sir walter raleigh Quotes

Sir Walter Raleigh Quotes

Date of Death: 1618-10-29 (Monday, October 29th, 1618)

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sir walter raleigh life timeline

Sir Walter Raleigh is granted a patent to exploit Virginia.Sunday, March 25th, 1584
Sir Walter Raleigh establishes first English colony on Roanoke Island, old Virginia (now North Carolina).Monday, June 4th, 1584
English explorer, writer and courtier Sir Walter Raleigh goes on trial for treason.Monday, November 17th, 1603
Sir Walter Raleigh is freed from the Tower of London after 13 years of imprisonment.Sunday, March 20th, 1616
English adventurer, writer, and courtier Sir Walter Raleigh is beheaded for allegedly conspiring against James I of England.Monday, October 29th, 1618

Quotes

    • Every fool knoweth that hatreds are the cinders of affection.
    • No man is wise or safe, but he that is honest.
    • If all the world and love were young, And truth in every shepherd's tongue, These pretty pleasures might me move To live with thee and be thy Love.
    • Go, Soul, the body's guest, Upon a thankless arrant: Fear not to touch the best; The truth shall be thy warrant: Go, since I needs must die, And give the world the lie. Say to the court, it glows And shines like rotten wood; Say to the church, it shows What's good, and doth no good: If church and court reply, Then give them both the lie.
    • So when thou hast, as I Commanded thee, done blabbing - Although to give the lie Deserves no less than stabbing - Stab at thee he that will, No stab the soul can kill.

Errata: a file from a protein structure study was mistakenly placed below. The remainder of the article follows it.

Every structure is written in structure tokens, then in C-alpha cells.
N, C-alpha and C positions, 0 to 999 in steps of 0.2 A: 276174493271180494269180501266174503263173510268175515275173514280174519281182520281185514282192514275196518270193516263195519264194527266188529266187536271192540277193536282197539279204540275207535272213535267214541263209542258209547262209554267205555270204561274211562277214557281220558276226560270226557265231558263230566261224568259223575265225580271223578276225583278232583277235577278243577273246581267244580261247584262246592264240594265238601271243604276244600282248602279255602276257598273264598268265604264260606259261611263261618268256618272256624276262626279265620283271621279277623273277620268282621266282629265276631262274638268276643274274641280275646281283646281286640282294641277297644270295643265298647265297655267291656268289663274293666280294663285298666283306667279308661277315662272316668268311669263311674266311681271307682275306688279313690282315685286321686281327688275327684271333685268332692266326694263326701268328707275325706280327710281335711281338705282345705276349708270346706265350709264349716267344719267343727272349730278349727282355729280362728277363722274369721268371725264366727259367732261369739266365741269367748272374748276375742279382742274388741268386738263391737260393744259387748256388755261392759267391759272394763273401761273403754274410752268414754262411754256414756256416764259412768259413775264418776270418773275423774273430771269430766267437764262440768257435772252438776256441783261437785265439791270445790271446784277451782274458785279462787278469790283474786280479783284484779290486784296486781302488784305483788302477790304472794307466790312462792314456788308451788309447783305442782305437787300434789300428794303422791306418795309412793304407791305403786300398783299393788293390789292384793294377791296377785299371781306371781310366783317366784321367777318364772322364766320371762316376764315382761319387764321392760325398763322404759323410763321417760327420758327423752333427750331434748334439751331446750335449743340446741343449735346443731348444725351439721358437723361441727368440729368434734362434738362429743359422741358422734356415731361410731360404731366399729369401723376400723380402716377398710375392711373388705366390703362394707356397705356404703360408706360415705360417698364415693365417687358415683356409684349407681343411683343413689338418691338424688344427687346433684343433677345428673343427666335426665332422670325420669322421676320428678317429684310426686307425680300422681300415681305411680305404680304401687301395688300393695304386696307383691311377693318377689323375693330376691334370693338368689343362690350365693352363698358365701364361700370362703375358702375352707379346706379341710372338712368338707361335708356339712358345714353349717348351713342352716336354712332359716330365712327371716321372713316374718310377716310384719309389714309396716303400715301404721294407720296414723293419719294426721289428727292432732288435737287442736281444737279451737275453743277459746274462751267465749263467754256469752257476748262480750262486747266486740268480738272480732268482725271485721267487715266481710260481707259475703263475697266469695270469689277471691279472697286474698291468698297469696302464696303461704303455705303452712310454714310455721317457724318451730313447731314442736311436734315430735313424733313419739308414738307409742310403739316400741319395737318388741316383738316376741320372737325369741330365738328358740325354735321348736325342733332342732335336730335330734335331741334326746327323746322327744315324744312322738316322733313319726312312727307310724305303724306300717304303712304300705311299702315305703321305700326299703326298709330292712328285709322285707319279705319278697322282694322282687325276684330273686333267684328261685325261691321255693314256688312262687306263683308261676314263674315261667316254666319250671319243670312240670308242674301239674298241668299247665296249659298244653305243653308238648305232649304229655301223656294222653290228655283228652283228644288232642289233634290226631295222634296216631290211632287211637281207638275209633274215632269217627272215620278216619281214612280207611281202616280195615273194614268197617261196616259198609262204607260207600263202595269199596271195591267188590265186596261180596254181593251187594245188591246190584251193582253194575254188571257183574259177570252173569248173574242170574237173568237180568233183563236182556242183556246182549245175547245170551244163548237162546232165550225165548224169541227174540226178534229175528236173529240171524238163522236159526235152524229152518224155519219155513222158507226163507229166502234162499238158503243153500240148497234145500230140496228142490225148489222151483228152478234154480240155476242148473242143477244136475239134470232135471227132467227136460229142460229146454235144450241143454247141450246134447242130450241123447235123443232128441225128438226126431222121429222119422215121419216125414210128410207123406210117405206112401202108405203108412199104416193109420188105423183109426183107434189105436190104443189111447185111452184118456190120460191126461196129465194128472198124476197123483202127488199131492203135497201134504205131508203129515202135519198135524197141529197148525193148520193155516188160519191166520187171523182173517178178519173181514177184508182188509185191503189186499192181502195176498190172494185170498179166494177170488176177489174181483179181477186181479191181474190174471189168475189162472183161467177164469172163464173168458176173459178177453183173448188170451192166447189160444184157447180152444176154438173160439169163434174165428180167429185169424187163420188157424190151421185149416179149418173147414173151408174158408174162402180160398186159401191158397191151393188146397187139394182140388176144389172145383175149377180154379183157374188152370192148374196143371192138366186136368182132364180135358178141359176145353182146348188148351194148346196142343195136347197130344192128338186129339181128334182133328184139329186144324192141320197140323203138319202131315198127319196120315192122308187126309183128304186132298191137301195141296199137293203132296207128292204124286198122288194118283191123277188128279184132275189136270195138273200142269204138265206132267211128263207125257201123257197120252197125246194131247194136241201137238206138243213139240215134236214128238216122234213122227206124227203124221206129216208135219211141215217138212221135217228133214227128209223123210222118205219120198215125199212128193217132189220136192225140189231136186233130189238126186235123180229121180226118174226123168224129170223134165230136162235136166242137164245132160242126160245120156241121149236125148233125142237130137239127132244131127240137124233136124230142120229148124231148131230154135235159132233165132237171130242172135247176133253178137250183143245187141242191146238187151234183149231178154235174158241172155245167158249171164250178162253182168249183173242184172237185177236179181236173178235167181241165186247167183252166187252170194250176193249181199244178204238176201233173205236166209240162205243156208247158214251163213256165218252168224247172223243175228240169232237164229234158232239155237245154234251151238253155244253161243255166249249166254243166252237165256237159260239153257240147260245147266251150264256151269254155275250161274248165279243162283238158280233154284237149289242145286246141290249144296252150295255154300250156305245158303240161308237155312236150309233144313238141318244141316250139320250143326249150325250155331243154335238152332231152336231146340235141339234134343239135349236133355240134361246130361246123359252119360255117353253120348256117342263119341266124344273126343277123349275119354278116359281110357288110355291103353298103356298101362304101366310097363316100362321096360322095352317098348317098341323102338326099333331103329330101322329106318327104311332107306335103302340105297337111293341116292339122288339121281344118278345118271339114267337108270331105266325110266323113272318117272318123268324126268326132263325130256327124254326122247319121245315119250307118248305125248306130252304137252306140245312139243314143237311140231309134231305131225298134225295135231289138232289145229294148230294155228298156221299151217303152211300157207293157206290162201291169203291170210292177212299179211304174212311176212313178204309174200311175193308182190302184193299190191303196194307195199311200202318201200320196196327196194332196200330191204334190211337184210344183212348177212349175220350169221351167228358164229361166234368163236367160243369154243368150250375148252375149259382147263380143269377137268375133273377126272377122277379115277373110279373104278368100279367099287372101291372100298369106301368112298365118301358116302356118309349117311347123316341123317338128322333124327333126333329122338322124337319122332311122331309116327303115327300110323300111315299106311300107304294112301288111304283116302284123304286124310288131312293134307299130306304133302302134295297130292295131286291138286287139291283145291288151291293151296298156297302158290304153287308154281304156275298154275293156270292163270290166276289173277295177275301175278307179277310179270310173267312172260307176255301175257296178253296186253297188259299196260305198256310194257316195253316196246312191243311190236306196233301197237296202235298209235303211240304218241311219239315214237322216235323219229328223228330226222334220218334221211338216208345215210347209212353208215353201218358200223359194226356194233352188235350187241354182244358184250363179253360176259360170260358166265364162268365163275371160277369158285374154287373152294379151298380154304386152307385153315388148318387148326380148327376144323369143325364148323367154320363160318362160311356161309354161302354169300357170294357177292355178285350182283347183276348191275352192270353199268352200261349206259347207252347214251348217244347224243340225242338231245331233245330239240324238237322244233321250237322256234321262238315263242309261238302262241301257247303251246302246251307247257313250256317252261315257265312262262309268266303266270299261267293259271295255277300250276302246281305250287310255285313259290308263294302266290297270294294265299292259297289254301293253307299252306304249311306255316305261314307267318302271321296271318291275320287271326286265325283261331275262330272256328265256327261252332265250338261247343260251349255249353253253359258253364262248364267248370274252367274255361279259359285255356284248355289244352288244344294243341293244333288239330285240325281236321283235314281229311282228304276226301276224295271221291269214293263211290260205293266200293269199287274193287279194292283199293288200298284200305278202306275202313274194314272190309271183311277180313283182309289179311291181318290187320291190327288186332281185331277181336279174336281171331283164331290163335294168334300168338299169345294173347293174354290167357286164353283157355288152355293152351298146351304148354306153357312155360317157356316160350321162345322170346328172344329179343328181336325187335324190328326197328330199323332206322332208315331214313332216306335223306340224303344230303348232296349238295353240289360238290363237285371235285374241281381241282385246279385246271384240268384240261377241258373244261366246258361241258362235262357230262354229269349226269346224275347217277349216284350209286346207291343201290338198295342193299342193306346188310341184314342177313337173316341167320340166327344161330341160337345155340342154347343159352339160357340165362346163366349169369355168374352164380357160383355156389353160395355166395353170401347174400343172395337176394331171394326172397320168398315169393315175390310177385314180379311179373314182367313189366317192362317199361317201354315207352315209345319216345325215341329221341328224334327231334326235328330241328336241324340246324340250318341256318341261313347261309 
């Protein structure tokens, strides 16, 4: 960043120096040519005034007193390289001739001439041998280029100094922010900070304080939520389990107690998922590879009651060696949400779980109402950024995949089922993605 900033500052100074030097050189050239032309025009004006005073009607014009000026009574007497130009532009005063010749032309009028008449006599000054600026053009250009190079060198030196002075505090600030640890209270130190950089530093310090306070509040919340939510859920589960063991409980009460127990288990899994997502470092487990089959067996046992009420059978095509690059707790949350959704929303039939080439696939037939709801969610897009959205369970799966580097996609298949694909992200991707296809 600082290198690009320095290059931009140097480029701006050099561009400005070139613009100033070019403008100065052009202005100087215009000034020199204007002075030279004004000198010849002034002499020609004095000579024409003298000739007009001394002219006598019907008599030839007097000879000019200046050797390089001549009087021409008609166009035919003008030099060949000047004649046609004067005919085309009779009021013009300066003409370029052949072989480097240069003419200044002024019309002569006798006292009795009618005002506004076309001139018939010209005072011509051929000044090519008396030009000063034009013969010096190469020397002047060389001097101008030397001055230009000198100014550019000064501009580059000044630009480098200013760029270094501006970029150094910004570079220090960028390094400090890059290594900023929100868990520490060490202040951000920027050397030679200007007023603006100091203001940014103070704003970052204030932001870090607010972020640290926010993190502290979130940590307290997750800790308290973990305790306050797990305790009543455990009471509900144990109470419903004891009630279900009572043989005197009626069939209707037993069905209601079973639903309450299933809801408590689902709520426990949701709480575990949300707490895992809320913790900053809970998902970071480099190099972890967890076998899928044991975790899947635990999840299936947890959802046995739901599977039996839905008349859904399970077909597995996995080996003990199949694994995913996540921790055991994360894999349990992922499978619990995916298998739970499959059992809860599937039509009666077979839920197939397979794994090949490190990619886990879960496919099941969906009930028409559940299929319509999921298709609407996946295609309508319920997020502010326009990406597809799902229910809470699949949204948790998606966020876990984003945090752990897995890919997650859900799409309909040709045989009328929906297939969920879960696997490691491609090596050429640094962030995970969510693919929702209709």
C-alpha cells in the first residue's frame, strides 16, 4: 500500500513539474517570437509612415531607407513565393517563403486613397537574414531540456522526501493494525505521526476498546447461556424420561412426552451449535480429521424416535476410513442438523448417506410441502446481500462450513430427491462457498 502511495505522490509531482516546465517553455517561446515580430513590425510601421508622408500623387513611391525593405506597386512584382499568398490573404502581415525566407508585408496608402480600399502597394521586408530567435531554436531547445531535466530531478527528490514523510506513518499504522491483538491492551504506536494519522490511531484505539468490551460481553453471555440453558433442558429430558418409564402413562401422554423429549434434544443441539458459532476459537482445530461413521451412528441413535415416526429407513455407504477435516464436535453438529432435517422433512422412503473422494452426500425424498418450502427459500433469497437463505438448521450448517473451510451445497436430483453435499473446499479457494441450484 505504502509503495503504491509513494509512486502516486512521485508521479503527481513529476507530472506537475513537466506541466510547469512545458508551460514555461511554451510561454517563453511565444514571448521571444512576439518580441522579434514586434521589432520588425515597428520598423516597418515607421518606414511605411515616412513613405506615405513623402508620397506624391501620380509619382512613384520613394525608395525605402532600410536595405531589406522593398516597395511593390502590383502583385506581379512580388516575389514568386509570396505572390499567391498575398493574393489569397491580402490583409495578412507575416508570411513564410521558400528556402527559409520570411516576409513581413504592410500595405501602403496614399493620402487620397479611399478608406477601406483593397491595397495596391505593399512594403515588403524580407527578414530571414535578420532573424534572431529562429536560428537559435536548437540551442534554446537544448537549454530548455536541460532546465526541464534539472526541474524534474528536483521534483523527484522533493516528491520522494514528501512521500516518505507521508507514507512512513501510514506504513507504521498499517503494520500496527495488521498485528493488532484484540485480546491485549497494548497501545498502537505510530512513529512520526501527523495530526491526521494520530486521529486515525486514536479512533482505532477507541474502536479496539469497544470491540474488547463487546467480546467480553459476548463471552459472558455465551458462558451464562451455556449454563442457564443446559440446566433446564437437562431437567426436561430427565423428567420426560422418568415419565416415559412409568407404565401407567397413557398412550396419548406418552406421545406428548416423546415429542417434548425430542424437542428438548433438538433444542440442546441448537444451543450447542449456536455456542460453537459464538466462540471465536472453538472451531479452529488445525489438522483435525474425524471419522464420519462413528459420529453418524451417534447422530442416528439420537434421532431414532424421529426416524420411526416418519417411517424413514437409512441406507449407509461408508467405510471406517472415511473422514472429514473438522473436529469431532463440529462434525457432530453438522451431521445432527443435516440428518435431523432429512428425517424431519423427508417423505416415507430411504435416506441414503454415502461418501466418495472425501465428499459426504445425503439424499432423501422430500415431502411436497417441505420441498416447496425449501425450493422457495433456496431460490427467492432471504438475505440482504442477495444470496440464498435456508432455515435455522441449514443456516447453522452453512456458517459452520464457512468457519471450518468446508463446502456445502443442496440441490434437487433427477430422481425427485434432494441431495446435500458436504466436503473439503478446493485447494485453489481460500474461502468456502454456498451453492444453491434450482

• [History] hath triumphed over time, which besides it nothing but eternity hath triumphed over.
    • Whosoever, in writing a modern history, shall follow truth too near the heels, it may happily strike out his teeth.
    • O eloquent, just, and mighty Death! whom none could advise, thou hast persuaded; what none hath dared, thou hast done; and whom all the world hath flattered, thou only hast cast out of the world and despised; thou hast drawn together all the far-stretched greatness, all the pride, cruelty, and ambition of man, and covered it all over with these two narrow words, Hic jacet [Here lies]!
    • Even such is time, that takes on trust Our youth, our joys, our all we have, And pays us but with earth and dust; Who, in the dark and silent grave, When we have wandered all our ways, Shuts up the story of our days; But from this earth, this grave, this dust My God shall raise me up, I trust!
    • Our passions are most like to floods and streams; The shallow murmur, but the deep are dumb.
    • Cowards fear to die; but courage stout, Rather than live in snuff, will be put out.
    • Silence in love bewrays more woe Than words, though ne'er so witty: A beggar that is dumb, you know, May challenge double pity.
    • Fain would I, but I dare not; I dare, and yet I may not; I may, although I care not, for pleasure when I play not.
    • Methought I saw the grave where Laura lay.
    • Even such is time, that takes in trust Our youth, our joys, our all we have, And pays us but with age and dust; Who in the dark and silent grave, When we have wandered all our ways, Shuts up the story of our days. But from this earth, this grave, this dust, My God shall raise me up, I trust!
    • Shall I, like an hermit, dwell On a rock or in a cell?
    • If she undervalue me, What care I how fair she be?